That said, I’m in agreement that Bitcoin is at best questionable. This has nothing to do with the “realness” of Bitcoins, though, and a lot to do with the shakiness of beliefs that are not backed up by immediate utility, or courts and guns, or that have much relation to existing anchors or Schelling Points. Wile E. Coyote is not *obliged* to fall by virtue of Warner Bros physics, but he usually does anyway.

12 Bernard Guerrero February 19, 2018 at 6:15 pm

Follow-up: And it occurs to me that “courts and guns” is possibly just a subset of “immediate utility”, as in “the courts, backed up by people with guns, say X is a legal store of value, so it is of immediate utility to act as if this is so.”

13 stephan February 19, 2018 at 2:04 am

In “ The embarrassment of riches” by Simon Schama about Dutch culture in the Golden Age, he seems to agreee that the trading was fairly well controlled and did not lead to the bankruptcy of speculators and therefore was not the mania it was later made out to be. However he adds that at the time it was viewed very negatively by the elites and the church

“ the elites viewed this degeneration of business into gambling with deep misgivings — and the church, of course, with unconcealed horror. It was in their view money run amok, a kind of anarchy in which all the conventions and rules for virtuous and sober commercial conduct has been thrown to the wind “

Perhaps it is this perception that led to the issuance of satirical poems, dialogues and prints in great numbers after the crash. These in turn as she mentions influenced negatively later (perhaps unscrupulous) popularizing writers.


14 SanguineTeddy February 19, 2018 at 2:06 am

“But it wasn’t irrational to pay a high price for something that was generally considered valuable, and for which the next person might pay even more.”

Given that this sentence could apply to almost any bubble, I’m unconvinced.

Goldgar’s not necessarily wrong with her explanation; the sentence is just so trite that it doesn’t contribute anything. The reason paying a high price for anything is rational might be because it’s valuable and because the next person might pay more. But if that’s the causal mechanism at play, it’s worthless for distinguishing bubbles and non-bubbles–in which case, it’s worthless for distinguishing whether tulip mania is rational or irrational (unless she’s actually arguing that all bubbles are rational).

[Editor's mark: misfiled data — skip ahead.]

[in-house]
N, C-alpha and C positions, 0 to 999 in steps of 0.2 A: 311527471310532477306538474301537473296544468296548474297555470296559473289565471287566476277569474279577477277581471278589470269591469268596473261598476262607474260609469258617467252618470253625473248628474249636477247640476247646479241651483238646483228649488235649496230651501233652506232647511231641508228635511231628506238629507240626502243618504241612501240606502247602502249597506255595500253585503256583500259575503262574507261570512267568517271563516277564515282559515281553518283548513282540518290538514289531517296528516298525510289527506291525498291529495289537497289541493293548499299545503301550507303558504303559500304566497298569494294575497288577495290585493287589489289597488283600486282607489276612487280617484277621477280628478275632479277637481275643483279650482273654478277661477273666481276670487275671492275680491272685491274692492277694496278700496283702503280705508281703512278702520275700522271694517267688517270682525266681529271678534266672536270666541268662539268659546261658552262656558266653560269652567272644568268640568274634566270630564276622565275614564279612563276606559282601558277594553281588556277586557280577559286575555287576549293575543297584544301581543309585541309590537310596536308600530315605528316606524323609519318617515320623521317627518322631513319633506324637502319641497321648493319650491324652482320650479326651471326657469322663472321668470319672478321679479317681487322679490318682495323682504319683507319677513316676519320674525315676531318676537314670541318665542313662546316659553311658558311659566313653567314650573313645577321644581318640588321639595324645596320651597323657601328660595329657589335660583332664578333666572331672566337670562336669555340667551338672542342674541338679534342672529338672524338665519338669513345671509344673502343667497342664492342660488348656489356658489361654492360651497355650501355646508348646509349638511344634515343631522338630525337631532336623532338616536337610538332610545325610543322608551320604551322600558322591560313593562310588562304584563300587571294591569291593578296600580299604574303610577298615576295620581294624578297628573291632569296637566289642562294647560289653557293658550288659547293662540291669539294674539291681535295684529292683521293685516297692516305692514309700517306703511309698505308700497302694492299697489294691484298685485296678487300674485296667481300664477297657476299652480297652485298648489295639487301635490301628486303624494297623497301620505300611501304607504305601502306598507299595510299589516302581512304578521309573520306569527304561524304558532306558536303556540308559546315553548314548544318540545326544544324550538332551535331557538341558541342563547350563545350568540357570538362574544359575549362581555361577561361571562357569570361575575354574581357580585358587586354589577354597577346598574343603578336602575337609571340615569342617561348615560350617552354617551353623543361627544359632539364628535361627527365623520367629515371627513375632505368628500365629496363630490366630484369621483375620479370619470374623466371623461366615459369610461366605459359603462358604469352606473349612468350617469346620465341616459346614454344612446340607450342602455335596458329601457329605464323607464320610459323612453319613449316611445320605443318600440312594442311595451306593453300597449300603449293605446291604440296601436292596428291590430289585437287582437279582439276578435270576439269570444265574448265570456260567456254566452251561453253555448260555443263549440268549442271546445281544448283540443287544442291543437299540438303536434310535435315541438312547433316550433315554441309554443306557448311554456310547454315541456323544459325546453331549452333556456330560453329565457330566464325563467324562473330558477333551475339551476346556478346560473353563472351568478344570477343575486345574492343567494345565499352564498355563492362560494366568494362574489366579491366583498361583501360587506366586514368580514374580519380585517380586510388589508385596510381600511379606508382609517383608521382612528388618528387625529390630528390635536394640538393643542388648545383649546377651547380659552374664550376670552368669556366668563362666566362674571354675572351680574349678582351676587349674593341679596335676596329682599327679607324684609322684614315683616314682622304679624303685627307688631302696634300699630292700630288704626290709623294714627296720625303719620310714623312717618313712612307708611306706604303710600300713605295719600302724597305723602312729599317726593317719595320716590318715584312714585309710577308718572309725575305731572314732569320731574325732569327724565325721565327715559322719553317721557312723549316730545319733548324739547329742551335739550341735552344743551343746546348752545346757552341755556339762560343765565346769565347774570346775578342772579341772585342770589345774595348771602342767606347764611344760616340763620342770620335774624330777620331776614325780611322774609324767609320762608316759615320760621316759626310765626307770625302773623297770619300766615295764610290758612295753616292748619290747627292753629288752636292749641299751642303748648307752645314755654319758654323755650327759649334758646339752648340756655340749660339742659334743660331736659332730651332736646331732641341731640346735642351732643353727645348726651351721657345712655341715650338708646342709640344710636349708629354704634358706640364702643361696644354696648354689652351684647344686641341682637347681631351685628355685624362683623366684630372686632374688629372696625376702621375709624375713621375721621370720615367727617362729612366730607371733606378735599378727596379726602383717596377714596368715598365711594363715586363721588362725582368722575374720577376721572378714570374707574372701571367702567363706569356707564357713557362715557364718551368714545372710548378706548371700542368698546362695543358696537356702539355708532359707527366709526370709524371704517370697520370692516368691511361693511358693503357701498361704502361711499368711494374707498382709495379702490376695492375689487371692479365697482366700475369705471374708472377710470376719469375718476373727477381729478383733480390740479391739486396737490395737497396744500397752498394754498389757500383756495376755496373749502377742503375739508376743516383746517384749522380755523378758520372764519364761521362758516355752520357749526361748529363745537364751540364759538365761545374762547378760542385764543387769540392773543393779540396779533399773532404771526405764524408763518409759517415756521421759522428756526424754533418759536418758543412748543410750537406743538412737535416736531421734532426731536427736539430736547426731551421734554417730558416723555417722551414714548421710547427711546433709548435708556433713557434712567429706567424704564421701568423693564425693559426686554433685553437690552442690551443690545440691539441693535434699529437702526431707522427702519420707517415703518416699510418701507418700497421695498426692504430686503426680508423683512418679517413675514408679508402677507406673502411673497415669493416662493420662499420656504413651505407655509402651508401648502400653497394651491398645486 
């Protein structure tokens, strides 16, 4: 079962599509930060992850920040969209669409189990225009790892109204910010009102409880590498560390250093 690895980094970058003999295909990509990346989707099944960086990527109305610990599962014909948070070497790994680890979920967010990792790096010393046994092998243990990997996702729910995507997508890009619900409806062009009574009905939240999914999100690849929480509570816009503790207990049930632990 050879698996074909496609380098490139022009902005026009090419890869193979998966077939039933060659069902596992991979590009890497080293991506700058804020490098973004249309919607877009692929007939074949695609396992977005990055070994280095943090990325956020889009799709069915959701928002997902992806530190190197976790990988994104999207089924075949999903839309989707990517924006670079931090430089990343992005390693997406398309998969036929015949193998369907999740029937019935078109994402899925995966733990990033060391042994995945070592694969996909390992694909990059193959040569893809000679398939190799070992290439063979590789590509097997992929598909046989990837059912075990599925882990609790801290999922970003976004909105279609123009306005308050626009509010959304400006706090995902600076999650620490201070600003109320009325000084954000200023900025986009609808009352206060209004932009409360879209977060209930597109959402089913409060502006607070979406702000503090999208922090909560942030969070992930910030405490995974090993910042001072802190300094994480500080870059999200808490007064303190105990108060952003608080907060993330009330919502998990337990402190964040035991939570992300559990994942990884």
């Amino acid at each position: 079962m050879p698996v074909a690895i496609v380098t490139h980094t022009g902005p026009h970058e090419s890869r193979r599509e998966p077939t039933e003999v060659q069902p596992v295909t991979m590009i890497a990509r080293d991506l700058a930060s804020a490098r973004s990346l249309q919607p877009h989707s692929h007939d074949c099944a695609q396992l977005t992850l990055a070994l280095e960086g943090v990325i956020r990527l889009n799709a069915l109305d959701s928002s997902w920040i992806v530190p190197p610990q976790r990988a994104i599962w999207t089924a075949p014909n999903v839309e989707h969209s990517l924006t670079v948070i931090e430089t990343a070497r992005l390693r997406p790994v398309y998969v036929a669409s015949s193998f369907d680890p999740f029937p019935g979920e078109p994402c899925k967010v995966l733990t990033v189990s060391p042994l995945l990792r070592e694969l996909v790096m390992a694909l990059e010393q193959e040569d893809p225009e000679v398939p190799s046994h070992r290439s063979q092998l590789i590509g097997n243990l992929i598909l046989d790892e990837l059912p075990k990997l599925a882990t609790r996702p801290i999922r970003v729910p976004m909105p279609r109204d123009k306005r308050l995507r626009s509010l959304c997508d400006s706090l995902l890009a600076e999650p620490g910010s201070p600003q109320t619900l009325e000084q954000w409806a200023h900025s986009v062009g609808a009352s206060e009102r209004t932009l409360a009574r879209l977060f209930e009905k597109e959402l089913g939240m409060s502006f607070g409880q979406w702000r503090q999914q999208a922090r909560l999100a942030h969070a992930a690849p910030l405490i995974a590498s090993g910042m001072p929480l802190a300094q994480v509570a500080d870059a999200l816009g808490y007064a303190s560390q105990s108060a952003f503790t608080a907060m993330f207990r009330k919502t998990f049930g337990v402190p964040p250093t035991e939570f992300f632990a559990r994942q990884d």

Alternatively, rational but dumb might be another way of putting it.


15 Borjigid February 19, 2018 at 9:01 am



16 Mulp February 19, 2018 at 9:11 am

Given the tulips being bid up in trading were as flawed as the dot.bomb IPOs, ie, the bulbs traded were suffering a fatal disease with early symptoms of the virus being colorful stripes and patterns, their value was doomed to collapse to zero once the bulbs started rotting in the ground, buying them was as rational as buying pets.com at $100.

Pets.com lasted longer than the line of traded tulip bulbs, almost two years.


17 MOFO. February 19, 2018 at 9:21 am

Such is the power of hindsight. Do you suppose that this was obvious a the time?


18 JonFraz February 19, 2018 at 12:43 pm

Tulips are still sold with mosaic virus causing color breaking in the blooms, though usually with a warning to keep them away from other plants that are suceptible to the virus.


19 albigensian February 19, 2018 at 10:40 am

Somehow I always thought “which the next person might pay even more” was known as the “greater fool theory,” and everyone understood that eventually one will either run out of greater fools, or the greater fools will run out of money?

Bubbles stop expanding when when they run out of people willing and able to keep putting money into them. And the same logic that encourages investment when prices are going up (aka “greater fool theory”) equally encourages a rush to dump when the price starts going down.

Yes, truly, systems with high positive feedback loops tend toward instability: imagine that!


20 Brandon Berg February 19, 2018 at 2:08 am

“But it wasn’t irrational to pay a high price for something that was generally considered valuable, and for which the next person might pay even more.”

Not individually irrational, perhaps, but isn’t this pretty much the essence of what a bubble is?


21 Transnational Pants Machine February 19, 2018 at 8:46 am

If by “essence” you mean “textbook definition,” then yes it is.


22 MOFO. February 19, 2018 at 9:12 am

I think the bubble part only comes in if you are paying a premium only because you believe someone else will pay more.


23 stasi February 19, 2018 at 10:37 am

“the most expensive tulips of all cost around 5,000 guilders (the price of a well-appointed house)”



24 Thor February 19, 2018 at 1:04 pm

Yes, that’s what the well off were paying. But the less well off in the bubble were also paying a crazy percentage of their income for a biological conspicuous consumption signaling unit.


25 Stillinabubble February 23, 2018 at 7:12 am
26 Iskander February 19, 2018 at 3:45 am

Time to revoke Shiller’s nobel. Fama can have 2 .


27 chuck martel February 19, 2018 at 5:40 am

The newly wealthy Dutch didn’t have flat screen televisions to look at, so they went for tulips. Golden Age portraits all seem to include small dogs. Was there a similar bubble in dogs at the time?


28 Ray Lopez February 19, 2018 at 6:15 am

I think–and I am aware of Garber’s book–that this opinion that tulip mania was not a fad is revisionist history. From what I can tell, there was a ‘bubble’ in the futures markets for tulip prices, and it popped. Maybe the part about a hungry sailor eating what he thought was a raw onion that turned out to be the master’s rare tulip, equal to the price of a house, is fake, but not the overall thrust of the Kindleberger Tulip Mania stories.